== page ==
Wisconsin: Mud races, free ferries, and small towns

The first day of Wedding Weekend brought us to Parfrey’s Glen State Natural Area in Southern Wisconsin, the first stop on our Saturday tour. Here, a section of The Ice Age Trail follows a creek bed that has carved a beautiful, fertile canyon that eventually brings hikers to Devil’s Lake. In 2008 a major flood washed out many of the boardwalks and natural walkways that long made up the trail and the beginning of it has since been paved.

Once we were past the paved and gravel portions of the trail, we found ourselves amidst the serene beauty that is Southern Wisconsin.

Along Parfrey’s Glen, a mossy wall carved into the ancient creek bed.

After a short hike it was off to Reedsburg where Danielle had to get her dress fitted for the last time and, as it happened, we ended up being able to take it home that same day! While her and her parents tended to the fitting, I walked around downtown Reedsburg for a few minutes and stumbled across Corner Pub and Brewery. In the early days of Reedsburg the town was a center of commerce for hops, a key ingredient for both flavoring and preserving beer. Corner Pub and Bakery is a 100 barrel brewery tucked in the basement of a classic National League baseball bar. Suspended from the ceiling were banners from each of the teams, with brewers gear featuring most prominently. Other than Sprecher’s root beer the only labels on tap were their own and they were fantastic brews. They were promoting an 1860s rules baseball tournament featuring teams from around the Wisconsin-Iowa-Minnesota border regions.

A mural to the history of hops in Reedsburg, WI on the side of Corner Pub and Bakery.

On our way out of town my soon-to-be in-laws introduced me to a new tradition: crossing the Wisconsin River on the Merrimac free ferry after which we enjoyed a sunset dinner on the shores of Lake Wisconsin.

Dinner at the Fitz on the Lake in Lodi, WI
Sunset after dinner at Fitz on the Lake. Lodi, WI.

On Sunday night Danielle, her sister, and I went to the Angell Park Speedway in Sun Prairie to watch the Badger Midget Auto Races. Midget racing is the kind of event Hunter S. Thompson might have written about in his quest for the American Dream. Our $10 student admission got us an American flag, a can kookie screen printed with Zimbrick Chevrolet’s logo, and entrance to the races. We arrived just in time for the qualifying and introductory races and stayed through the 200cc feature race, won by Norm Ehrke. Greeting us at the entrance was a sign saying if we weren’t interested in the races or were aimlessly wandering around we would be thrown out bit it was honestly hard to imagine not being interested in what was happening (1).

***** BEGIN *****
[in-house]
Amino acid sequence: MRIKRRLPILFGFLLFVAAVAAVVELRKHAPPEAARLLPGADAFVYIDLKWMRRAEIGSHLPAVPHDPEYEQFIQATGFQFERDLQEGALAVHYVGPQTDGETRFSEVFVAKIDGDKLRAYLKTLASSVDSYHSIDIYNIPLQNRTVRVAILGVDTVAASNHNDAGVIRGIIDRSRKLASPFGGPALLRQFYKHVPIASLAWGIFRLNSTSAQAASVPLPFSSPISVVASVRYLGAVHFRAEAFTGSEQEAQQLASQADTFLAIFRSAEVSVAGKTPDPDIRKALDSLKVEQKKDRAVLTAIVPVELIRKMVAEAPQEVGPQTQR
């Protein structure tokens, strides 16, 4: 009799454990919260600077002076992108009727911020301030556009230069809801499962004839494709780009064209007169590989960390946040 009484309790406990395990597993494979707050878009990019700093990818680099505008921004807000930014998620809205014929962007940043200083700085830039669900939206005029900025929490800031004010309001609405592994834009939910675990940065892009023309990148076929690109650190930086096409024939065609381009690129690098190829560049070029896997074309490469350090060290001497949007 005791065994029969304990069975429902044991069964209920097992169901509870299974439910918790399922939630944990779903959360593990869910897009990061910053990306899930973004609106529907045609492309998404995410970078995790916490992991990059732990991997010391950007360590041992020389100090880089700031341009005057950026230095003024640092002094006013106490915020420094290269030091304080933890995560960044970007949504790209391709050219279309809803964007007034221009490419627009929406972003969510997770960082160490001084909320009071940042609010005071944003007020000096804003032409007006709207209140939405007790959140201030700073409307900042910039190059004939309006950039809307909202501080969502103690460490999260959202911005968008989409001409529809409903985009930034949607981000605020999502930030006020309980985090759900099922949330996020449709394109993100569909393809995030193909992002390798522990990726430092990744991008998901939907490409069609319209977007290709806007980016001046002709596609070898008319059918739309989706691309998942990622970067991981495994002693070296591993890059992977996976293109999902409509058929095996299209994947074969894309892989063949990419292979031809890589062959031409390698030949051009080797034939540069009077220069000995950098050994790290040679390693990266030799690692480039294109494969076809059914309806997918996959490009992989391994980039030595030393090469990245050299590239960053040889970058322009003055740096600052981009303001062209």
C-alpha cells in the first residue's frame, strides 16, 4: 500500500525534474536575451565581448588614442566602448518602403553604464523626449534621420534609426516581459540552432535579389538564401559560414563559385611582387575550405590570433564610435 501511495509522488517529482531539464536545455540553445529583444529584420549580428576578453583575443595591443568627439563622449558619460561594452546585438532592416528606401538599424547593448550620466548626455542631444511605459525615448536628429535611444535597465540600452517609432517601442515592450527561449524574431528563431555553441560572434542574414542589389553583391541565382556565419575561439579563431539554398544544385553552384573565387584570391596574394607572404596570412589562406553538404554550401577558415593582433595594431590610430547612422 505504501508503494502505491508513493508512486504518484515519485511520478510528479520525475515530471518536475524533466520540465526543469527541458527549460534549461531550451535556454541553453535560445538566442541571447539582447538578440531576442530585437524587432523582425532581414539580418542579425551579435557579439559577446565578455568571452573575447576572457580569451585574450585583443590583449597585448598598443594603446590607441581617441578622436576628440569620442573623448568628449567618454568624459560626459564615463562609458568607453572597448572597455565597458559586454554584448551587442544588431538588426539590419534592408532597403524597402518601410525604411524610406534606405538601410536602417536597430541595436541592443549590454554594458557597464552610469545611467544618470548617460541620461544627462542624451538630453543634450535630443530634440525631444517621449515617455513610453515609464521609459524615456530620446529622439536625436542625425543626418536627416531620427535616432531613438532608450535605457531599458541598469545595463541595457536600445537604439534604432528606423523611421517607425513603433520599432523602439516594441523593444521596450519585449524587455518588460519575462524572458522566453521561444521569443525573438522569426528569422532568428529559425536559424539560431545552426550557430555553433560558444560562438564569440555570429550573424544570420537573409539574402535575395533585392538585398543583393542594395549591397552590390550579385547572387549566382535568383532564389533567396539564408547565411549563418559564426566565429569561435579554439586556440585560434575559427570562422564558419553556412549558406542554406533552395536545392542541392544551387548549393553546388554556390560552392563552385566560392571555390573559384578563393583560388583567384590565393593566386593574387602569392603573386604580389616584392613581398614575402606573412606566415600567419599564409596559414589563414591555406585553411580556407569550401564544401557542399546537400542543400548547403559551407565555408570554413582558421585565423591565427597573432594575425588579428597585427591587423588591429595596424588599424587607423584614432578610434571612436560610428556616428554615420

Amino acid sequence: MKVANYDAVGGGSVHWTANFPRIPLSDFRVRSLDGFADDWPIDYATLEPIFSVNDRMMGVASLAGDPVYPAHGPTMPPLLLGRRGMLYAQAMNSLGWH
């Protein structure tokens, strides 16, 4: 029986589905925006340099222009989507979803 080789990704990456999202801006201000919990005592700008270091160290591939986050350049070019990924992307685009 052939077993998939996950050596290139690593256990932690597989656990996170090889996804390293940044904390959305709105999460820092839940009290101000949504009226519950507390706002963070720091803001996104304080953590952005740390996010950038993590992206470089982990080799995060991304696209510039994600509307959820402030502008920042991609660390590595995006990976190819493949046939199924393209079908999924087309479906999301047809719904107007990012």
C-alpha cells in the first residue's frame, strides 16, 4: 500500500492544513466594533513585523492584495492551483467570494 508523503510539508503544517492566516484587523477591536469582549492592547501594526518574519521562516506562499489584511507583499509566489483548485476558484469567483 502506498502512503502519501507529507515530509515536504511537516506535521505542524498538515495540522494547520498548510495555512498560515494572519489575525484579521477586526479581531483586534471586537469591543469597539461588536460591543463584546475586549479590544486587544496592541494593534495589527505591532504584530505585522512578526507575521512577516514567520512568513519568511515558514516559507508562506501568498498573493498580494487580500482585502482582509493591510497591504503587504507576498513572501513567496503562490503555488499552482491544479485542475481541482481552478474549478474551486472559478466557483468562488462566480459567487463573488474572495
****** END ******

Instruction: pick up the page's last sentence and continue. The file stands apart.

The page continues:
The concept of mud racing is simple enough. These are small cars equipped with motorcycle engines and giant spoilers propelling them around a dirt track. There were at least four different kinds of cars I could remember. The Micros, powered by 200cc engines, were easily the coolest looking if only because of the sloping spoiler that kept them from flying off the track. These little cars had to be push started into the race by pick up trucks which meant there were three pacing laps, the first with the trucks following behind each racer then two to get everybody in line for a fair start. After a few races the mud track has to be smoothed over, a process that involves an entourage for mud-ready trucks and a kind of Zamboni-like tractor making several trips around the track. Presumably this gets the track a little too smooth because each time they did this there were several solo races from each of the different groups.

We were wondering, at the beginning of the race, why this group of kids would run up to the fence as each car went by the stands. As, it happens, this is a huge part of the midget racing experience: as the cars flew around a turn they would kick up a tremendous amount of dirt—giant clods that would fly from the track and over the wall, hitting spectators in the audience. One woman had plexi-glass barriers with kitchen cabinet handles she would hold up to protect her face from the dirt. We each got pelted several times with this dirt but mostly reveled in watching the kids, who were trying get hit with the mud and then throwing it at each other like they were snowballs.

Hard to tell there are cars down there because these things went fast and kicked up a lot of dirt.

The Midget Races were the cultural even of the weekend. I’ve been hearing about them since the first time I came to Sun Prairie five years ago; glad I finally got to witness them in action.

Tomorrow we leave for the Twin Cities, our last stop before the North Shore.

American flag in a can, in a koozie

[1.] It was actually unclear what the conditions for being thrown out were due to a confusing comma in the sign which read: “If you are not interested in the races, or aimlessly wandering around, you will be asked to leave.” But it was clear nonetheless, if you planned on disturbing the race or the audience’s enjoyment of it, you should probably stay home.